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I am considering using the same password for my Computer, Mobile and Password Manager.

The premise of the "password reusing is bad" rule is that if one website leak the password then all of your accounts on other websites are vulnerable.

But I don't see how it apply in that case. If somebody got access to any of my devices then it's almost game over for me because I am already logged in the critical services on my devices (gmail, bank, etc...).

The mitigation for that kind of situation is within each service by requesting 2FA for critical activities (send money, delete accounts etc..)

Using the same password would allow me to memorize one 15-20 random ASCII password , which I think would be way more secure than three different 8 ASCII password for example. Moreover, one single password allow me to change it more often.

Is this a good idea? What are the issues and threat of this approach? What would you do?

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    I think most people are already using the same database across all of their devices, thus are only using one password. – multithr3at3d Oct 31 '20 at 14:03
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Consider that the password of your vault (password manager) is not stored anywhere (only in your head) if you are using a strong zero knowledge vault.

If you are using it also as the session password of your Windows computer and your mobile phone, then it is stored in their memory as a hash.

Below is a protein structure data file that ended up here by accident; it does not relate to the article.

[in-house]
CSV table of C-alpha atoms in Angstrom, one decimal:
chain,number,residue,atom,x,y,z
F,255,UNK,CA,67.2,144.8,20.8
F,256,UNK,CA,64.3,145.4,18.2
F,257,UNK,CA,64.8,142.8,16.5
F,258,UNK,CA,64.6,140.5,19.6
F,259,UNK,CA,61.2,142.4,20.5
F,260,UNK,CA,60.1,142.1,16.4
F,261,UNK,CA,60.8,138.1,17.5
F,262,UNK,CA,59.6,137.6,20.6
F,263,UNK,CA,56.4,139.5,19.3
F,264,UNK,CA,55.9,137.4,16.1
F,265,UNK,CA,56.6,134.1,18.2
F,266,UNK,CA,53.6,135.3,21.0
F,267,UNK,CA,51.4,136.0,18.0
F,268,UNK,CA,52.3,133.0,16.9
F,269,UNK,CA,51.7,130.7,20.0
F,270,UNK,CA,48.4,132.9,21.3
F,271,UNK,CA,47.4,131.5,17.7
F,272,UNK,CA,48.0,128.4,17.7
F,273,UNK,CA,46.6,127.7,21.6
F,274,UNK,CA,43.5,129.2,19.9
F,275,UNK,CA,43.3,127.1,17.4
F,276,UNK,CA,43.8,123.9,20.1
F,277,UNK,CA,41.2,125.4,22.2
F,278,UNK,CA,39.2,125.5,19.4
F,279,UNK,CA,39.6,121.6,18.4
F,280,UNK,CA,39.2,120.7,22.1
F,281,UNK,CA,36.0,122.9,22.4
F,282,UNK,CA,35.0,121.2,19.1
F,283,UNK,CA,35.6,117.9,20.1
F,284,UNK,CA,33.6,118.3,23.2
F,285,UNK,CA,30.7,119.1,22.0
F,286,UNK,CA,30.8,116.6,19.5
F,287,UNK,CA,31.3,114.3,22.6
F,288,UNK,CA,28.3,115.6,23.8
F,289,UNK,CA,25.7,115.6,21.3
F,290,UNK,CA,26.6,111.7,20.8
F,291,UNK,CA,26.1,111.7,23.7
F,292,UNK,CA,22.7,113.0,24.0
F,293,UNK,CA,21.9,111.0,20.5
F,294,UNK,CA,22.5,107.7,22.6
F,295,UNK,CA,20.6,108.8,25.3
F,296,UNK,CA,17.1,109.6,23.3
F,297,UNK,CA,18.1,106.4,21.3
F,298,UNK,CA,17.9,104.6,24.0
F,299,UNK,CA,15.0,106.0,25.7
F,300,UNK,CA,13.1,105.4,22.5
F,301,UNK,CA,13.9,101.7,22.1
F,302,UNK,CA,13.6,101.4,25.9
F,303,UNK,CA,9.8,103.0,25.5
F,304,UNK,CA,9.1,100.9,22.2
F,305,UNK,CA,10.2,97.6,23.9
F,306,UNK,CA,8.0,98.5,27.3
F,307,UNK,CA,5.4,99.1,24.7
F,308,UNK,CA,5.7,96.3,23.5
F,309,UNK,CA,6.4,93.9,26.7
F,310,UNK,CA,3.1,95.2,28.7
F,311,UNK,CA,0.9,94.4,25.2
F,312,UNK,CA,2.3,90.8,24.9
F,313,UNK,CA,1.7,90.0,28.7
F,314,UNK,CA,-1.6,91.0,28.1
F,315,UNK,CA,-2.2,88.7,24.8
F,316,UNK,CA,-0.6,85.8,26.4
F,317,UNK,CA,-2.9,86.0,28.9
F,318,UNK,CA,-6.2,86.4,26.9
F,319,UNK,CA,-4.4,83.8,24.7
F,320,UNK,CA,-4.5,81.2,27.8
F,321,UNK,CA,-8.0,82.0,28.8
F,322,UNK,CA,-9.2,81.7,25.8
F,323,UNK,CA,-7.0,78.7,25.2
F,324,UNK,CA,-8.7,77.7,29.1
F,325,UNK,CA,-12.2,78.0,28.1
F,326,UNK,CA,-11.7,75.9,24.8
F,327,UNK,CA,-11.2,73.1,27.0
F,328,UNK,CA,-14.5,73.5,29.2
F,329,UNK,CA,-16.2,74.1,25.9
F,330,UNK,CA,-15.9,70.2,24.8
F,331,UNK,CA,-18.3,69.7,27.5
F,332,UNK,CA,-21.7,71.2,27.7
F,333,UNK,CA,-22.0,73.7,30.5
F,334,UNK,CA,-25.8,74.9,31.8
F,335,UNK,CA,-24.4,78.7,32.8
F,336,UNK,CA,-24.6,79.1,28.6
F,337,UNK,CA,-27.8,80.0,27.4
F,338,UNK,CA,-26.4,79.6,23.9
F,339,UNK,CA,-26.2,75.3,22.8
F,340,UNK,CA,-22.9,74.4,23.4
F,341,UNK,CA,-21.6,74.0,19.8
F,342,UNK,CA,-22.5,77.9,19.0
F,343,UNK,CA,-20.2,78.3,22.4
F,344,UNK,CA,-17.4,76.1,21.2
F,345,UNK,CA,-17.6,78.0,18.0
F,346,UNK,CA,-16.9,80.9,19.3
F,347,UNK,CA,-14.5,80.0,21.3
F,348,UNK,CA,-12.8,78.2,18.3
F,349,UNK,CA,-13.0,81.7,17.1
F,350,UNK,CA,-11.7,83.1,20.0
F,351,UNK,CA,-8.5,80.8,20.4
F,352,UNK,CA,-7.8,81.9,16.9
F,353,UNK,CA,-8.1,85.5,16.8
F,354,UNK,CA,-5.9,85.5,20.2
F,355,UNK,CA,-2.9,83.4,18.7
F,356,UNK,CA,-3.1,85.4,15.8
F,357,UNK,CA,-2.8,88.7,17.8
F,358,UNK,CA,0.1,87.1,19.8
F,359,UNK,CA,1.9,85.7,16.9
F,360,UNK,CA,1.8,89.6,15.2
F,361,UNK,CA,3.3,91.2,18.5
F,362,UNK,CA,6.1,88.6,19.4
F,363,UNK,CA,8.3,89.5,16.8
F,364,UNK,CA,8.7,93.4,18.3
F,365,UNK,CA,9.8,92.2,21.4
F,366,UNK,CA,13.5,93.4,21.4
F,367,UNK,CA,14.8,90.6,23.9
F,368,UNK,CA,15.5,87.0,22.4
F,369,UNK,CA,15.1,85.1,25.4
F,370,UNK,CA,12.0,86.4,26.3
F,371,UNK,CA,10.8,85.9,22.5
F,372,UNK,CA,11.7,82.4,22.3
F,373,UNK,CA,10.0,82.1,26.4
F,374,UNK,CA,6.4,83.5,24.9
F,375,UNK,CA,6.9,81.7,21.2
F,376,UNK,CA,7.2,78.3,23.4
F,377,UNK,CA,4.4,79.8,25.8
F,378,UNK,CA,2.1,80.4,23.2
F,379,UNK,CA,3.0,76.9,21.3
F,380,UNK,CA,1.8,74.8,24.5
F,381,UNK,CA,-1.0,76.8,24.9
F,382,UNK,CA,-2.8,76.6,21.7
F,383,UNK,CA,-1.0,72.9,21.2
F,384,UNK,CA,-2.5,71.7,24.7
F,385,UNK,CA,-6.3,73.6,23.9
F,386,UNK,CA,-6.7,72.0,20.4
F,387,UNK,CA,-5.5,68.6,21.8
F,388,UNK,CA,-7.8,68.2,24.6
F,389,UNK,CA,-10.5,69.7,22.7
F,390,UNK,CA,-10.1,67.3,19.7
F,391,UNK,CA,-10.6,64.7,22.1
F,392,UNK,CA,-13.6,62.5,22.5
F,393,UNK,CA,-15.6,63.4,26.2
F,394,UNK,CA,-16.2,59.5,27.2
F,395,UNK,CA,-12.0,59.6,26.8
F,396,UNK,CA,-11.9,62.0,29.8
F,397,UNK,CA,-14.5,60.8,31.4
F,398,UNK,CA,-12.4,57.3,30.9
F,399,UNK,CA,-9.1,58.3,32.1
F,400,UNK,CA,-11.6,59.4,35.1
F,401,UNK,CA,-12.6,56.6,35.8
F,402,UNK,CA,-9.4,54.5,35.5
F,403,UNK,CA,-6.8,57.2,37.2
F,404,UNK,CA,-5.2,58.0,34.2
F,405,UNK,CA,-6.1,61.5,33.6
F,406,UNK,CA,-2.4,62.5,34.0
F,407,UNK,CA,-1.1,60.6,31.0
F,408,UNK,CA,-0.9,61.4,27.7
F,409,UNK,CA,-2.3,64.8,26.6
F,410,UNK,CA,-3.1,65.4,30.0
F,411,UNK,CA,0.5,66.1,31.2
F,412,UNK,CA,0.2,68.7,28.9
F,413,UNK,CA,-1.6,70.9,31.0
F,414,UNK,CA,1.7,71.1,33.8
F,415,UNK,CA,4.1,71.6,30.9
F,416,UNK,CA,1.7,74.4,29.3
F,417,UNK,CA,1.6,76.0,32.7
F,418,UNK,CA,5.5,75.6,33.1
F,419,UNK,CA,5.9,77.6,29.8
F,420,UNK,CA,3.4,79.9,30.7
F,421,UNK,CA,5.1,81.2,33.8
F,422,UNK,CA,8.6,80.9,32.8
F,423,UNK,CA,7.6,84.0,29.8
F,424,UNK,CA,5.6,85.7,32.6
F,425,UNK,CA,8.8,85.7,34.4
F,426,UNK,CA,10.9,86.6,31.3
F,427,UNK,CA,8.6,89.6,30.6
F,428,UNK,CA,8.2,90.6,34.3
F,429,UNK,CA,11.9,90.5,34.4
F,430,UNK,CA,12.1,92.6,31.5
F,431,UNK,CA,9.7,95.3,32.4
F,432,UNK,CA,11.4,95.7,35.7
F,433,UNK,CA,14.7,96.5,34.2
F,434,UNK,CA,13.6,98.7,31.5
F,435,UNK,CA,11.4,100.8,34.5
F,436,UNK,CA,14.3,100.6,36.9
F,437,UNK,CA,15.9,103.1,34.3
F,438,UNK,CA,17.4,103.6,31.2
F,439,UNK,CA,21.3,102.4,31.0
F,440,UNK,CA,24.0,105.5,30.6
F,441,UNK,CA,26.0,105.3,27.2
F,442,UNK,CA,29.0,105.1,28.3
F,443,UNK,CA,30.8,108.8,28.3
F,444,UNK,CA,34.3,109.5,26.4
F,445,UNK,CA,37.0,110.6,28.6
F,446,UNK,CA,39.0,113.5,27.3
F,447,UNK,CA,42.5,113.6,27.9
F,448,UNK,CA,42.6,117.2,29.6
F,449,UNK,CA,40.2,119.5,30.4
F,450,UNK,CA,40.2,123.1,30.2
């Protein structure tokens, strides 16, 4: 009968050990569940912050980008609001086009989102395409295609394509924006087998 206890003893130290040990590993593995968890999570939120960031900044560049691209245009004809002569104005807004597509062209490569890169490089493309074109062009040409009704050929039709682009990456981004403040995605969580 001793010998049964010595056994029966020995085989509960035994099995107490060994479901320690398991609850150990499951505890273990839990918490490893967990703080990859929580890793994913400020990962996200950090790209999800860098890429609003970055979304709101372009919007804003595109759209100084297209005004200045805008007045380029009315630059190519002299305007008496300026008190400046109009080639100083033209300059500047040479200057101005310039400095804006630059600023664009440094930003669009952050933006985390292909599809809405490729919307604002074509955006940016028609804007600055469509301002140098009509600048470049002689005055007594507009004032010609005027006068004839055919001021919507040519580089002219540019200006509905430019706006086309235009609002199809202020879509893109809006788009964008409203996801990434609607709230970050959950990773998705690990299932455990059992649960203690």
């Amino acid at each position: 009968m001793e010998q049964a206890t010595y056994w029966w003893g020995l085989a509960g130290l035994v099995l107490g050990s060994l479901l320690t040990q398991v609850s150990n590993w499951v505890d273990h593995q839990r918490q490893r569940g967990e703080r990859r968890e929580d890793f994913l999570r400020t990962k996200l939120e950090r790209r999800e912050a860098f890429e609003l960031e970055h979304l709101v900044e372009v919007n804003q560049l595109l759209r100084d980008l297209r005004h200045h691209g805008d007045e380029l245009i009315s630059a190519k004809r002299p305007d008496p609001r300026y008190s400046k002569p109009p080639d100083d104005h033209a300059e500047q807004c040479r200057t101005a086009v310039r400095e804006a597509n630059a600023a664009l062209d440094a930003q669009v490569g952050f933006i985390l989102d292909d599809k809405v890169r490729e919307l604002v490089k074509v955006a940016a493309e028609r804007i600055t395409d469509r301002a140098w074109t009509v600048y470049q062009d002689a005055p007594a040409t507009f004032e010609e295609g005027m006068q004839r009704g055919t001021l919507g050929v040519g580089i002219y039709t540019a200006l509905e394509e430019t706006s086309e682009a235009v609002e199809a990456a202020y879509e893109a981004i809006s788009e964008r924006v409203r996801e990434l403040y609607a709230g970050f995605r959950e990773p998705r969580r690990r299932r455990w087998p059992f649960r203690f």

The difference is not huge because, for both, an offline bruteforce attack is the main threat against your password. Indeed, most of the time your vault define a random crypto key, use it to cipher your passwords and protect this key using your password. So the attacker needs to try many passwords to invert the key protection and check if the result key correctly decipher the passwords database.
It is a bit harder than just trying to reverse the hash of a Windows computer.

In order to not increase the risk by reusing the password for your computer and your mobile, I would advise you to enable the encryption of your PC and your mobile.
This way, an attacker cannot access to the active sessions where you are logged (GMail, bank and so one) by directly reading the disk.

But remember that there are more chances that an attacker get a physical access to your mobile or PC (if you lost it, if it is stolen, ...) than to your vault (he should find a vulnerability to dump the database)

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